Planning has belonged to fundamental areas of AI since its beginning and sessions on planning are an integral part of major AI conferences. By generating activities necessary to achieve some goal, planning is also closely related to scheduling that deals with allocation of activities to scarce resources. Although the planning and scheduling communities are somehow separated, both areas have interacted more and more in recent years, especially when dealing with real-life problems. This FLAIRS special track attempts to make the conference attractive for the planning community, a traditional part of the AI family, and also the scheduling community -- especially for those using AImotivated solving techniques such as constraint satisfaction. FLAIRS 2008 hosted the first special track on AI planning and scheduling.
A model of story generation recently proposed by Riedl and Young casts it as planning, with the additional condition that story characters behave intentionally. This means that characters have perceivable motivation for the actions they take. I show that this condition can be compiled away (in more ways than one) to produce a classical planning problem that can be solved by an off-the-shelf classical planner, more efficiently than by Riedl and Young's specialised planner.
Talamadupula, Kartik (Arizona State University) | Kambhampati, Subbarao (Arizona State University) | Hu, Yuheng (Arizona State University) | Nguyen, Tuan Anh (Arizona State University) | Zhuo, Hankz Hankui (Sun Yat-sen University, Guangzhou, China)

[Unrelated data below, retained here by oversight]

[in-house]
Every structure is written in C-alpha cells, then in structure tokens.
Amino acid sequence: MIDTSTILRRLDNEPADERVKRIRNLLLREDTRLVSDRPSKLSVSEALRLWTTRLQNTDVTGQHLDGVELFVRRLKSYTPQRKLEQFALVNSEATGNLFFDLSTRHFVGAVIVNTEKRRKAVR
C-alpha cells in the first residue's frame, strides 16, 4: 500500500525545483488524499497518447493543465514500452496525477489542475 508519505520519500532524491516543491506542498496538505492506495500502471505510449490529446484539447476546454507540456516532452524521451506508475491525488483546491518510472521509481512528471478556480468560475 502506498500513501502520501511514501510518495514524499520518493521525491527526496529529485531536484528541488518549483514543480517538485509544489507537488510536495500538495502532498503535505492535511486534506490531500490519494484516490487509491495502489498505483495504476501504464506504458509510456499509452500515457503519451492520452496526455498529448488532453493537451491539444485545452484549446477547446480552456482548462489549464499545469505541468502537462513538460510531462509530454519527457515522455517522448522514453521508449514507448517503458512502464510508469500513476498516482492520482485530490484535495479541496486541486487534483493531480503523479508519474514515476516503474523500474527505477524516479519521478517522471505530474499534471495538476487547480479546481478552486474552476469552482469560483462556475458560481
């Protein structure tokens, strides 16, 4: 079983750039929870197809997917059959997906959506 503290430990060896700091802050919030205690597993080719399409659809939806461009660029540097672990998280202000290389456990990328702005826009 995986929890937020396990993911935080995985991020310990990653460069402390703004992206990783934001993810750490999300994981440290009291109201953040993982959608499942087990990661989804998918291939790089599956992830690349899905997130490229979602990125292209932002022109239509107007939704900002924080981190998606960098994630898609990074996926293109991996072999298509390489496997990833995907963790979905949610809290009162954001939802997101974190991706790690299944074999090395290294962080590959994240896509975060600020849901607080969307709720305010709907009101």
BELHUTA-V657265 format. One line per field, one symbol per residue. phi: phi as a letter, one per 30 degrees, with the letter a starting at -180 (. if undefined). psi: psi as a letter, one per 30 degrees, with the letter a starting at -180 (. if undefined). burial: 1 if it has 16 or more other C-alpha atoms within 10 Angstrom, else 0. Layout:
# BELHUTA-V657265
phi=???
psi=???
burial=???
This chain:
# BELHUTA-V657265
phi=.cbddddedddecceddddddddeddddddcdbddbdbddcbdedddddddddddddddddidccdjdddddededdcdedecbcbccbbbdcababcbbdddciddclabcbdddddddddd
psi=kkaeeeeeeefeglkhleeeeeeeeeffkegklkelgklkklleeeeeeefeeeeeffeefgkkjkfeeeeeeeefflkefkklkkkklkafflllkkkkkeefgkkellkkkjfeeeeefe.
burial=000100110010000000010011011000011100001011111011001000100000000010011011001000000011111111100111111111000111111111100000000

An important application of human computation is crowdsourced planning and scheduling. In this paper, we present an architecture for an automated system that can significantly improve the effectiveness of the crowd in collaborating and coming up with effective plans by herding it. We define two main problems that have to be solved when designing such automated crowd-herding systems: interpretation, and steering; and discuss how automated planning techniques can be used to solve these problems.
In this commentary I argue that although PDDL is a very useful standard for the planning competition, its design does not properly consider the issue of domain modeling. Hence, I would not advocate its use in specifying planning domains outside of the context of the planning competition. Rather, the field needs to explore different approaches and grapple more directly with the problem of effectively modeling and utilizing all of the diverse pieces of knowledge we typically have about planning domains.